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THE INFLUENCE OF FITNESS AND EXERCISE STATUS ON MOOD CHANGES ASSOCIATED WITH 10 AND 30 MINUTES OF CYCLING

by Nicole, Serene Marie

Abstract (Summary)
Acute exercise is associated with psychological benefits, but personal characteristics and training factors may influence this relationship. The purpose of this study was to examine the role of fitness and exercise status on psychological changes associated with 10 and 30 minutes of cycling. A secondary purpose was to determine if enjoyment of cycling or exercise influences psychological changes associated with 10 and 30 minutes of cycling. The independent variables were fitness, exercise status, cycling enjoyment, exercise enjoyment, and duration. Participants included 26 non-exercisers (n = 18 men, n = 8 women) and 21 exercisers (n = 10 men, n = 11 women); mean age = 21.66 ± 1.03. More desirable scores for all measures of mood and affect (except fatigue) were reported following exercise. Low fit individuals, non-exercisers, and the low exercise enjoyment group reported an increase in fatigue immediately following exercise whereas exercisers reported lower fatigue following exercise. Exercisers reported an increase in vigor immediately following exercise whereas non-exercisers’ scores remained the same. The low cycling enjoyment group reported a decrease in total mood disturbance following the 10 minute duration, while individuals in the high cycling group reported little change in scores. Individuals in the low cycling enjoyment group reported a decrease in total mood disturbance immediately following the 30 minute duration, while individuals in the high cycling enjoyment group reported a decrease in total mood disturbance after the 30 minute duration that persisted 20 minutes post exercise. The high cycling enjoyment group reported similar enjoyment scores for both durations, and the low cycling enjoyment group reported higher enjoyment scores after the 30 minute compared to the 10 minute duration. It is concluded that 10 and 30 minutes of cycling improves mood, and personal characteristics (i.e., fitness level, exercise status) seem to moderate primarily somatic-related mood states. Exercise specific enjoyment may also moderate mood and enjoyment associated with exercise.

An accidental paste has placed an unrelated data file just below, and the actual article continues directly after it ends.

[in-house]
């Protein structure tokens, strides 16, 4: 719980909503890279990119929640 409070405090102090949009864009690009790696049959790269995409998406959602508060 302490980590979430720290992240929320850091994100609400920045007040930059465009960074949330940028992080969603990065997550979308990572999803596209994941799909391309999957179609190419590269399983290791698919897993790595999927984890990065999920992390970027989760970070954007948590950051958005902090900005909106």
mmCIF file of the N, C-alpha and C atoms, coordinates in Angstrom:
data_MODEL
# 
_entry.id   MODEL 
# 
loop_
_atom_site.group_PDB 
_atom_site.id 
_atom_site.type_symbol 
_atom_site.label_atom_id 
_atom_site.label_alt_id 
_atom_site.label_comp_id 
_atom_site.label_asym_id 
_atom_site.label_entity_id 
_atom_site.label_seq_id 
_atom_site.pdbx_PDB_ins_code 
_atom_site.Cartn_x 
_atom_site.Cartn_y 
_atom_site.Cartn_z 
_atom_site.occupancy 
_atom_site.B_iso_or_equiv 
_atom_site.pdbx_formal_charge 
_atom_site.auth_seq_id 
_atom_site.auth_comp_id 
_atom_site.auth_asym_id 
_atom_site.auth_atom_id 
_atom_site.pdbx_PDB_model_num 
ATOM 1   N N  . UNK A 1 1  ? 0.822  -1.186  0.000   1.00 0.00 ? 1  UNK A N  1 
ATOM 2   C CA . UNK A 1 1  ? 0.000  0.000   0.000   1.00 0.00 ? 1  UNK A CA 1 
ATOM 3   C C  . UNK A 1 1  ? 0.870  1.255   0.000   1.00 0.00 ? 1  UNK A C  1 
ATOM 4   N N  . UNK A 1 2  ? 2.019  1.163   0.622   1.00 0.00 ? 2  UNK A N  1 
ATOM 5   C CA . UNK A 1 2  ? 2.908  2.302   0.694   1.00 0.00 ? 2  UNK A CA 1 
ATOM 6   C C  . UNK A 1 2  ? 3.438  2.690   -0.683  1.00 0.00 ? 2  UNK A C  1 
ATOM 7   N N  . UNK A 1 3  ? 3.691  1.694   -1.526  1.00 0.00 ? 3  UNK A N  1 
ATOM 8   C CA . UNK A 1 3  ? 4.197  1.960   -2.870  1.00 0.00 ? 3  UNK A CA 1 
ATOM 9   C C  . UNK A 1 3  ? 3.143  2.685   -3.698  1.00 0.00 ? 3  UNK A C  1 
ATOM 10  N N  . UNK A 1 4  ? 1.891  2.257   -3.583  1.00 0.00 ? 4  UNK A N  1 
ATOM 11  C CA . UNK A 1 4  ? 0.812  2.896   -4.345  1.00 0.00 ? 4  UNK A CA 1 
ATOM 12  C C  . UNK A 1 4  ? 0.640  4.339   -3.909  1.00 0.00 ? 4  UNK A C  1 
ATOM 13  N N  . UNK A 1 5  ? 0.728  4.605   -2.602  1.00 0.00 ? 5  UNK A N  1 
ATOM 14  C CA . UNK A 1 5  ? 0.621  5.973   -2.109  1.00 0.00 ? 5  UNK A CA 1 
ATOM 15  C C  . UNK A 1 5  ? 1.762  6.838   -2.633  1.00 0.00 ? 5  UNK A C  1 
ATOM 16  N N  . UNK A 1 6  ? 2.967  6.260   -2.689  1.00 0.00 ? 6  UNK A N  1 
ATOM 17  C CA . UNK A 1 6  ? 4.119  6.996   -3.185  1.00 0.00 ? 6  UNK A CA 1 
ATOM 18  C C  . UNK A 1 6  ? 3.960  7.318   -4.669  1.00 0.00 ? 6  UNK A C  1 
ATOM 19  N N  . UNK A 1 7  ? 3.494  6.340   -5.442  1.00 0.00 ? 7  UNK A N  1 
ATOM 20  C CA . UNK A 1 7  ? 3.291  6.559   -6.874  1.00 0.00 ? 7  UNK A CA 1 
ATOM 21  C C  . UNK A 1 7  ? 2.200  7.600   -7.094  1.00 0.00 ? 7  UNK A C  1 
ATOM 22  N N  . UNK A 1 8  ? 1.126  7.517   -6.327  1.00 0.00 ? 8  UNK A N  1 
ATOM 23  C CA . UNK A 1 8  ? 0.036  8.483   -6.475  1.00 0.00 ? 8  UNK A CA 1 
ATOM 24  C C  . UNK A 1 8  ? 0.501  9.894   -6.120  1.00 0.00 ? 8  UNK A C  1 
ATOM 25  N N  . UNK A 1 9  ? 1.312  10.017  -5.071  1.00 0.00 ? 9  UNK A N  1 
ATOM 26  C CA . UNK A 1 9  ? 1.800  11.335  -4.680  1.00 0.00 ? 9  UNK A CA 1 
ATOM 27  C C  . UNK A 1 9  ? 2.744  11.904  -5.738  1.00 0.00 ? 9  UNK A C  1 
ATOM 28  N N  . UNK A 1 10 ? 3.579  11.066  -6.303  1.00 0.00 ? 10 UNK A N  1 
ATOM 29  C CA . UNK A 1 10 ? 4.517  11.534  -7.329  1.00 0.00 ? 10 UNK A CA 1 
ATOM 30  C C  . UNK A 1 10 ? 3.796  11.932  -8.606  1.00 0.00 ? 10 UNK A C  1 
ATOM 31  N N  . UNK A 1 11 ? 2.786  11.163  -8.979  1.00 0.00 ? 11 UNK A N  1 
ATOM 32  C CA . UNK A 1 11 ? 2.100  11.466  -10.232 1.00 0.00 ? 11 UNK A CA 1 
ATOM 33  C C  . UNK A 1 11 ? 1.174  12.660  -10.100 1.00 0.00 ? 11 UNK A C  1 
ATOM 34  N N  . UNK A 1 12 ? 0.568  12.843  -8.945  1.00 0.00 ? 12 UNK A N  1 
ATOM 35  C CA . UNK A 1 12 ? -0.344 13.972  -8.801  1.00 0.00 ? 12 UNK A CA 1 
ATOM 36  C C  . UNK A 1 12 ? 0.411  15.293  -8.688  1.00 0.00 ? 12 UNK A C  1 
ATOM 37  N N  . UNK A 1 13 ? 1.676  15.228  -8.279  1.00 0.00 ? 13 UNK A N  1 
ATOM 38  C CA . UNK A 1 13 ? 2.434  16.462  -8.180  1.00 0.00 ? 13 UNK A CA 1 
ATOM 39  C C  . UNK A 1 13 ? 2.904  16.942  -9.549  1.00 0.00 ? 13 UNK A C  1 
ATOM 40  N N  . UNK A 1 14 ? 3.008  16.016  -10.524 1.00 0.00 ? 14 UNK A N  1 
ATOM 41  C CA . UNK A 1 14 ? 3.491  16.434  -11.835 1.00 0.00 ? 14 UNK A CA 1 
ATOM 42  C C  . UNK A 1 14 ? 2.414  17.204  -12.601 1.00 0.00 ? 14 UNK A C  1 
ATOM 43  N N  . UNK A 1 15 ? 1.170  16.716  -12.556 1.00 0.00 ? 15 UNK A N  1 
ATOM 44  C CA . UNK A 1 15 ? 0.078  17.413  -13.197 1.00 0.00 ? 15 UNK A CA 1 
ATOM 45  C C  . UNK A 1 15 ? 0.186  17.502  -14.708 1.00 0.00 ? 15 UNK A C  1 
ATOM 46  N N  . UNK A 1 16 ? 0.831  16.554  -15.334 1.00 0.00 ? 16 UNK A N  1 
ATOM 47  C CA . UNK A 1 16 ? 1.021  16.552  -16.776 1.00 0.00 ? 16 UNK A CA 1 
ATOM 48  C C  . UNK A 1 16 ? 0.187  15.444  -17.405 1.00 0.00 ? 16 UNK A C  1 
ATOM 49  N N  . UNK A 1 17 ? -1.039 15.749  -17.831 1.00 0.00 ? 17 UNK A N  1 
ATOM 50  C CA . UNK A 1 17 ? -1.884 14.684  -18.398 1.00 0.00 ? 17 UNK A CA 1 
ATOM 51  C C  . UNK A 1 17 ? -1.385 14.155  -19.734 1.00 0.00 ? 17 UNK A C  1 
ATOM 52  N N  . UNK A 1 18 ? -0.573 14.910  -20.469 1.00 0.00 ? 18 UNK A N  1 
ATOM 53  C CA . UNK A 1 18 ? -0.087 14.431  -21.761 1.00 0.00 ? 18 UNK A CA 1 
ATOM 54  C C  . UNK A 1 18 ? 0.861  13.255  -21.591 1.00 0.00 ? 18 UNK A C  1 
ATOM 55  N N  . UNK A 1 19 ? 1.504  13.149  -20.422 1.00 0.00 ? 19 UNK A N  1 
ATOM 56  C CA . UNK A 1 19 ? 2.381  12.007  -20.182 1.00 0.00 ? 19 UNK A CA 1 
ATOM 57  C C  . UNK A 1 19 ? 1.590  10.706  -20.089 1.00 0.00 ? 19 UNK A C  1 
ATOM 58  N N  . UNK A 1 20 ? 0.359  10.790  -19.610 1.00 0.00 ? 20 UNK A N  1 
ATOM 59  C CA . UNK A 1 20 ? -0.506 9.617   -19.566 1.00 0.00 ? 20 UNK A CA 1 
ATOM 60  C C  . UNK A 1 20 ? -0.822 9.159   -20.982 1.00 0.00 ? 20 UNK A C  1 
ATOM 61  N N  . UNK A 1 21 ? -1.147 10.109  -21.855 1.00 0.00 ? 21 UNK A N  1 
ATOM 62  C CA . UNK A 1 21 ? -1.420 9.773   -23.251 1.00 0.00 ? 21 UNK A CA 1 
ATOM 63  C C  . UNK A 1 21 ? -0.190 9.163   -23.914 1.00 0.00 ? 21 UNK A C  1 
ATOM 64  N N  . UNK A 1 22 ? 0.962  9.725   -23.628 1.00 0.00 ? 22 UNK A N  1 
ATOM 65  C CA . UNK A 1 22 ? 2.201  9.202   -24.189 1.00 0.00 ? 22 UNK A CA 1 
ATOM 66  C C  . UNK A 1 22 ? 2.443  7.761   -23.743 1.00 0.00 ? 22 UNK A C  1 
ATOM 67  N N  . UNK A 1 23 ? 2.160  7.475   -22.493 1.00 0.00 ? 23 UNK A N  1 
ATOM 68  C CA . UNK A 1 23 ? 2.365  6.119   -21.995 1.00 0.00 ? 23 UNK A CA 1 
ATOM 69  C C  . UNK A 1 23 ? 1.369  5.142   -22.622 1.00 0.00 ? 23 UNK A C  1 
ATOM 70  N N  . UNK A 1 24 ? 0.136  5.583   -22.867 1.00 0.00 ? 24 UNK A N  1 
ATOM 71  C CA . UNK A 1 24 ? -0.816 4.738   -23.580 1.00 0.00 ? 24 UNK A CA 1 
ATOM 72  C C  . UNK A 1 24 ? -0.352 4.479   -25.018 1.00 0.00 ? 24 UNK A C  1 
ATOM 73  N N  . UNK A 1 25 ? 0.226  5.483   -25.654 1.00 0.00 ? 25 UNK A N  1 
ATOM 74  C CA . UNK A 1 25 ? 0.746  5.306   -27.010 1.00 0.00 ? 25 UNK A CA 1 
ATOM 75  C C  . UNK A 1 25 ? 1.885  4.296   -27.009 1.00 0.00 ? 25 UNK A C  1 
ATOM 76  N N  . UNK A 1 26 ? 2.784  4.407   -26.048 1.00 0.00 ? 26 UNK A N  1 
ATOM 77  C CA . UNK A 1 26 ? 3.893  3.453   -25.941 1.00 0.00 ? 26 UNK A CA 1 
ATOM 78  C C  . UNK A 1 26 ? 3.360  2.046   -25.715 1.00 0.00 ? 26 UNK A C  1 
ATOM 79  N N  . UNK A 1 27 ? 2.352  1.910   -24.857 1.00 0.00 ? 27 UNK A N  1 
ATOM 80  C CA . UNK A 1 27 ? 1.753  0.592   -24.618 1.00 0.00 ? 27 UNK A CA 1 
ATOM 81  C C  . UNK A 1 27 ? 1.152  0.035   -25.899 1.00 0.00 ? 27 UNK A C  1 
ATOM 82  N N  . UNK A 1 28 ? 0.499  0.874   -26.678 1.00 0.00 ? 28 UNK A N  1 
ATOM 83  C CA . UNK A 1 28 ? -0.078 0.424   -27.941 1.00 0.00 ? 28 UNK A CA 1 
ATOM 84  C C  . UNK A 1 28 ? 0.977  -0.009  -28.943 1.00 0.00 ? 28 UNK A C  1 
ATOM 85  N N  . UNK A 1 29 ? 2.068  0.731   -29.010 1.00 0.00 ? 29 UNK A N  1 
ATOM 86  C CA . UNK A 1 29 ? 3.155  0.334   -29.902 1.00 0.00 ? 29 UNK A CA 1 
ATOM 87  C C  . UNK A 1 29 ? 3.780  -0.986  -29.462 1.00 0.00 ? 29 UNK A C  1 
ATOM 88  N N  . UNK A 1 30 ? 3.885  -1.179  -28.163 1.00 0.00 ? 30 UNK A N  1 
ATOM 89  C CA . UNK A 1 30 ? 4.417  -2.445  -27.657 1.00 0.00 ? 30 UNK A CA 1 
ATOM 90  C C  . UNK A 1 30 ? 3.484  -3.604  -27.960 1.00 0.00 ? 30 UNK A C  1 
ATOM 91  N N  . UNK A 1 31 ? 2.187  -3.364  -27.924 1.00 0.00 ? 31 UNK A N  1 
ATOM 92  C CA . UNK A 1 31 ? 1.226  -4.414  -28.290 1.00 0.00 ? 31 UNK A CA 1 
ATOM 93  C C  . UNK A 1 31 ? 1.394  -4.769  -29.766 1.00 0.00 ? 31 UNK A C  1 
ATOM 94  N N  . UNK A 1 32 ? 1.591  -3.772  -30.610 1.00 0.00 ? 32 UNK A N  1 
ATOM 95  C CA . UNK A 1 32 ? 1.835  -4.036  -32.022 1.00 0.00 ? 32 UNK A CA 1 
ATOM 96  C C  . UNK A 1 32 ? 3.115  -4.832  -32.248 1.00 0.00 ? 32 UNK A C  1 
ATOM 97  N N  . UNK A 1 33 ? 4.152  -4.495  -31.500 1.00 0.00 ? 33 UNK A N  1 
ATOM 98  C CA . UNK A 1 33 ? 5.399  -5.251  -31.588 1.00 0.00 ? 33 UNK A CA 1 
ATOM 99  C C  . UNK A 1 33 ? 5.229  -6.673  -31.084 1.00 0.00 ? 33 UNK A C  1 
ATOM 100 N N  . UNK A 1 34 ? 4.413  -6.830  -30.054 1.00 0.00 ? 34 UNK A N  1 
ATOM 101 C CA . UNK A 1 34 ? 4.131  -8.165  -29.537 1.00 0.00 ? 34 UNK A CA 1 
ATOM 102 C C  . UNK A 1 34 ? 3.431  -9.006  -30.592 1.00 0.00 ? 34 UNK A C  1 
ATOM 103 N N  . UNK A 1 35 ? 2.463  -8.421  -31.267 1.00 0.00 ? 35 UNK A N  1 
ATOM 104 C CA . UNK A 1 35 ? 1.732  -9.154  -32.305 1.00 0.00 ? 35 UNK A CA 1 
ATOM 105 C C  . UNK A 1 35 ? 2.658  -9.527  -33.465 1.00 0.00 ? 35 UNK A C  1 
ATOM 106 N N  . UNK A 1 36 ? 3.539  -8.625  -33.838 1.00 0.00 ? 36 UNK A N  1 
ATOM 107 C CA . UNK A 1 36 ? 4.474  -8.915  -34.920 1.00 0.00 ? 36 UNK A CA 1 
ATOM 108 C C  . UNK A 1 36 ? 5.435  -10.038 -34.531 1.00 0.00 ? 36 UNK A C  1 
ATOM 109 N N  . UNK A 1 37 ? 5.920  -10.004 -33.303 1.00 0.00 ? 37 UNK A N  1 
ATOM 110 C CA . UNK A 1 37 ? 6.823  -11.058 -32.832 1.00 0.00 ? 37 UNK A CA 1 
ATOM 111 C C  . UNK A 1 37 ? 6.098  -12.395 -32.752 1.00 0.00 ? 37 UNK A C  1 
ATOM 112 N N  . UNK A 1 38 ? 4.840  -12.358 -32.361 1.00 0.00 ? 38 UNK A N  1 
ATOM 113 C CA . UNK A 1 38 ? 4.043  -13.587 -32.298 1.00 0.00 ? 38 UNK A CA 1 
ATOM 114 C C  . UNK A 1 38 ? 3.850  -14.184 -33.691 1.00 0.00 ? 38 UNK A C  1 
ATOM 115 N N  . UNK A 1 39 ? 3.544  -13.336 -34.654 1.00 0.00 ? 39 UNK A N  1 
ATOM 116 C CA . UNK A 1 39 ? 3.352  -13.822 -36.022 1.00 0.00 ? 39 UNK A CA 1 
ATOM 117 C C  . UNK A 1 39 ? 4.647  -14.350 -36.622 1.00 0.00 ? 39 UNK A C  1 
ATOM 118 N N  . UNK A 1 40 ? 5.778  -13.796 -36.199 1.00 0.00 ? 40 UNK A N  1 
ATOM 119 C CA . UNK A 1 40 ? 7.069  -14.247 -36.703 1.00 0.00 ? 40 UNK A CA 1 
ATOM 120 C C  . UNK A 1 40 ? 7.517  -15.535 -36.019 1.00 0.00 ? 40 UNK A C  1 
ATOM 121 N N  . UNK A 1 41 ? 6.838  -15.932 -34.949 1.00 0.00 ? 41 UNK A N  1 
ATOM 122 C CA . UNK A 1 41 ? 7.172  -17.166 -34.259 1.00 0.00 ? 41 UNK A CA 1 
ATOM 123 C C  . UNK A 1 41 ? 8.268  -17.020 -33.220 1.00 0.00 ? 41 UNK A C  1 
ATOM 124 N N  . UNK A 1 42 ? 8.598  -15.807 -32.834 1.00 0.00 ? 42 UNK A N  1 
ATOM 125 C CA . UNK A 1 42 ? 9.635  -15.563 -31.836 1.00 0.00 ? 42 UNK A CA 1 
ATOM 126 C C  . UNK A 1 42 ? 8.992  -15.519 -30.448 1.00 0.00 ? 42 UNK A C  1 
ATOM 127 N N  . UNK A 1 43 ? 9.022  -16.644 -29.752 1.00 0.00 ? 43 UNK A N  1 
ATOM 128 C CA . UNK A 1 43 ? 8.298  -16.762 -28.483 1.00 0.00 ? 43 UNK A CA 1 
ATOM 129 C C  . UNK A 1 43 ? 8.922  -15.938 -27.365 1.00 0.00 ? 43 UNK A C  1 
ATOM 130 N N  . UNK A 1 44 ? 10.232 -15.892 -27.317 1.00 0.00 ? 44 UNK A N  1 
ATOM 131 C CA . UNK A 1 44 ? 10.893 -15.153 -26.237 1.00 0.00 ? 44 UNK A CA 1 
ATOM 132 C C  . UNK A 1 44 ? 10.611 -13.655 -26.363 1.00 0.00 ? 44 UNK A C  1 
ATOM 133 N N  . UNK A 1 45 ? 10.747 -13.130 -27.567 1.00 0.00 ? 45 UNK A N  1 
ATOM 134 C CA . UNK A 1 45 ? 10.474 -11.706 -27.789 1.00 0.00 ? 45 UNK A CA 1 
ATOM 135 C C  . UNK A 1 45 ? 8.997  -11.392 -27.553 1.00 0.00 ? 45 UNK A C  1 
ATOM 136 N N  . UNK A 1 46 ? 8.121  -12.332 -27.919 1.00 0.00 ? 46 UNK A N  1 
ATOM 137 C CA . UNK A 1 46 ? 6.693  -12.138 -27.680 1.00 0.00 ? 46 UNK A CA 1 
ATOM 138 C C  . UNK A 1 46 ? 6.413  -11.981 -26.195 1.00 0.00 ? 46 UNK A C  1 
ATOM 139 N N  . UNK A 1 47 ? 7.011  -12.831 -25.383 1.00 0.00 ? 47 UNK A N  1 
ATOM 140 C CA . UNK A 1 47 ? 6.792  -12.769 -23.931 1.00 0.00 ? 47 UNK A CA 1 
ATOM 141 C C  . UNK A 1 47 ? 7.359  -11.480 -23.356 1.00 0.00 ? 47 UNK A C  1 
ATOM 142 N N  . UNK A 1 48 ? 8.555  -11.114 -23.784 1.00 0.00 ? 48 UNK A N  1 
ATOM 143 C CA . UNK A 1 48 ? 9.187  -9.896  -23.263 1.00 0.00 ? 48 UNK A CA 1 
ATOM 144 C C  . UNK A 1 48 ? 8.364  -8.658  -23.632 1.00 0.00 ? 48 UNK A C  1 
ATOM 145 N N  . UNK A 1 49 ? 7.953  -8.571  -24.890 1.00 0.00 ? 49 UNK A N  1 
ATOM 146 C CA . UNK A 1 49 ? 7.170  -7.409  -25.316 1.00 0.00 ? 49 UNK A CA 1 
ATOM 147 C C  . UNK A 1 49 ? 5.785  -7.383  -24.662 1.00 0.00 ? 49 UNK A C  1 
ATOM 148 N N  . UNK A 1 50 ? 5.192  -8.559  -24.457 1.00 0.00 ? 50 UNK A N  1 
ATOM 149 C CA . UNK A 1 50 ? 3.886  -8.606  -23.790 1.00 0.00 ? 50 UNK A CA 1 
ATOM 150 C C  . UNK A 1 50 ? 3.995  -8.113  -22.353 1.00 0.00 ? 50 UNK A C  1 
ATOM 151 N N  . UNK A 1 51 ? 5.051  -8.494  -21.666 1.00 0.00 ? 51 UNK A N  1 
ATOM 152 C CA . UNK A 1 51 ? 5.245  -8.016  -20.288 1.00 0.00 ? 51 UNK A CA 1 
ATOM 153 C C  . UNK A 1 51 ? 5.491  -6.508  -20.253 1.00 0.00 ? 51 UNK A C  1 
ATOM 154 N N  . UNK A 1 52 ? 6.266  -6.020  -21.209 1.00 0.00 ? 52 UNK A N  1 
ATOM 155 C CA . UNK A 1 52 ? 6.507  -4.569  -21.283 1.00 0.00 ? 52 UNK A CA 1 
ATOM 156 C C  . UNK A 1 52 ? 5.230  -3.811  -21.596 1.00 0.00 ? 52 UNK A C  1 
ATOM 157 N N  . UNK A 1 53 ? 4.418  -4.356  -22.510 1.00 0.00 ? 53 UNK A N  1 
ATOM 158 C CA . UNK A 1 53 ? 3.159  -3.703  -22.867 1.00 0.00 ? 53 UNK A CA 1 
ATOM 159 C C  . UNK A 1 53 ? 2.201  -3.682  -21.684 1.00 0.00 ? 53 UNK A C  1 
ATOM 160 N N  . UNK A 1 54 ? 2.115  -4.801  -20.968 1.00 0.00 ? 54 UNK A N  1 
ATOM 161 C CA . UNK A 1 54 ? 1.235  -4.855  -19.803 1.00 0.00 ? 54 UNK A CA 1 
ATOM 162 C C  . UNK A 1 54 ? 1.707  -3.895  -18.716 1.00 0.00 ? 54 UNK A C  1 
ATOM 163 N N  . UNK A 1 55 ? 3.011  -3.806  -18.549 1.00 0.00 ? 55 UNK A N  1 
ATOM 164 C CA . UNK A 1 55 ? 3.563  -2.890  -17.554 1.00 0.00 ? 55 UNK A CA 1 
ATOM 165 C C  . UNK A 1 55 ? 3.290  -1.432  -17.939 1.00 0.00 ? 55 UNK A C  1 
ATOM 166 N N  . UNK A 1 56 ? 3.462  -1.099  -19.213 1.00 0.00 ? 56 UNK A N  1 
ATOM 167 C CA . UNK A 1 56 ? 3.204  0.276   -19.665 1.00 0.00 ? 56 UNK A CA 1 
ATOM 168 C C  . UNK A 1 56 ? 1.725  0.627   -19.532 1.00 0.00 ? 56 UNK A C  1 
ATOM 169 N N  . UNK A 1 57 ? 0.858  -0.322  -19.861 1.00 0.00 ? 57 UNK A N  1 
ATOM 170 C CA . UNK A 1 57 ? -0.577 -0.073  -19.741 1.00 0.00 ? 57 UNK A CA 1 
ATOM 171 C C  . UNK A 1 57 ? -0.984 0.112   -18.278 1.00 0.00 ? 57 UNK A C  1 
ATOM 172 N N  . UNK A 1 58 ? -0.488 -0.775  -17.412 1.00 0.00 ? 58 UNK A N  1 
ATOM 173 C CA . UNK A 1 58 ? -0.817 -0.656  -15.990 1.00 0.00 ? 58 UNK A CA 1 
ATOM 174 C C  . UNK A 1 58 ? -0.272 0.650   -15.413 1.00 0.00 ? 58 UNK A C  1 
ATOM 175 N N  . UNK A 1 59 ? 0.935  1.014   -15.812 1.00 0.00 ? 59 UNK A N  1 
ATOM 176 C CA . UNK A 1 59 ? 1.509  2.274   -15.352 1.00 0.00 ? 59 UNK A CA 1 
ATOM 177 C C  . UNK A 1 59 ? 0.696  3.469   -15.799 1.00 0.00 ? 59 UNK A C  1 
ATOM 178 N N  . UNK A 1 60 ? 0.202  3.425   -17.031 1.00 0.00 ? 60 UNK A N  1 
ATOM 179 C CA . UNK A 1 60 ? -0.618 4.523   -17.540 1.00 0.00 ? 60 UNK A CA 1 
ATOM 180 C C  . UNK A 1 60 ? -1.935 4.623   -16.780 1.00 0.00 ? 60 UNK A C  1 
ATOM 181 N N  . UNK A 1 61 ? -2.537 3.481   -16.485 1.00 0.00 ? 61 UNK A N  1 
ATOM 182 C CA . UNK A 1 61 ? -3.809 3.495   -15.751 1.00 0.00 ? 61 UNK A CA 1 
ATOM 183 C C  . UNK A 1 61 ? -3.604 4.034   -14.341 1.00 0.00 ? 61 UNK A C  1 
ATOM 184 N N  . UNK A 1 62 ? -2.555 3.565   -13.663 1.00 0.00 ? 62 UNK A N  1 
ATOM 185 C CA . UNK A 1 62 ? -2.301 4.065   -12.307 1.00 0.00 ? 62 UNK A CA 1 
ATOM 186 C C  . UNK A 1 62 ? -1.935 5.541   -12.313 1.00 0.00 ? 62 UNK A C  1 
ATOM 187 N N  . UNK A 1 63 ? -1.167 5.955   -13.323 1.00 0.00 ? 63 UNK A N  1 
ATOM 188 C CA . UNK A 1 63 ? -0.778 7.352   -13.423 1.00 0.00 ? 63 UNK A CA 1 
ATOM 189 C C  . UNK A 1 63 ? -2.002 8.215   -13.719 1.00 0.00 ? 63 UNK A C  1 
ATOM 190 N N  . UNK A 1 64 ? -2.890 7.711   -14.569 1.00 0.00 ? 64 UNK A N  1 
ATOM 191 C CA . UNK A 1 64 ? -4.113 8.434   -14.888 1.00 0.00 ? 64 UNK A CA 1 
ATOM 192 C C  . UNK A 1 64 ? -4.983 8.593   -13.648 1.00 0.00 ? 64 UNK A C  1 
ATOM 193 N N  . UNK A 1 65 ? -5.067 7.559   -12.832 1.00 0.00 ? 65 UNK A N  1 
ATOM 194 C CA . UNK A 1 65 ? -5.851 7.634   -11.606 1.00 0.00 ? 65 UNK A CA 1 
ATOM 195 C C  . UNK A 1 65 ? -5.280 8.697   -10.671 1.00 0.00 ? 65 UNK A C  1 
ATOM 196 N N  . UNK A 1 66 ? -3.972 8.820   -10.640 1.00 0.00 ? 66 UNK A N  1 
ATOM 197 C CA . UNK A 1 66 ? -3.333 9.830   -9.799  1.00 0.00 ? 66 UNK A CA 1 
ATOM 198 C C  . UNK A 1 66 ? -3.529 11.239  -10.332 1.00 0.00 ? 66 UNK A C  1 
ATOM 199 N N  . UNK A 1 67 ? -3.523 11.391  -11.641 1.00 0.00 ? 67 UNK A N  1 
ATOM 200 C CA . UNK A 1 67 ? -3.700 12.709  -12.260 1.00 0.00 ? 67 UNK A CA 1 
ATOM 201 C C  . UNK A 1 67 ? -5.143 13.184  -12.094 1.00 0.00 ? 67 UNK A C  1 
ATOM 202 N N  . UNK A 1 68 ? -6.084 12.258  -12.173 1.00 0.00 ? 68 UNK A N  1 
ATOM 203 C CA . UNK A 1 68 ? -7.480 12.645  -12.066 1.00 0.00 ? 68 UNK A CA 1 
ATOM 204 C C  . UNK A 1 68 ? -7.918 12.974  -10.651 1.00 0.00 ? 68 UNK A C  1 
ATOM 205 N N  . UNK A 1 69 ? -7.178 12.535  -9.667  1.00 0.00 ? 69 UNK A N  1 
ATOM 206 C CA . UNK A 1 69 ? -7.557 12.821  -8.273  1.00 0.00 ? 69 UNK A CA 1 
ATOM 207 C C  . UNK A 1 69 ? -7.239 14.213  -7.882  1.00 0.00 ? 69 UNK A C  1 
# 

Bibliographical Information:

Advisor:

School:Bowling Green State University

School Location:USA - Ohio

Source Type:Master's Thesis

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ISBN:

Date of Publication:01/01/2006

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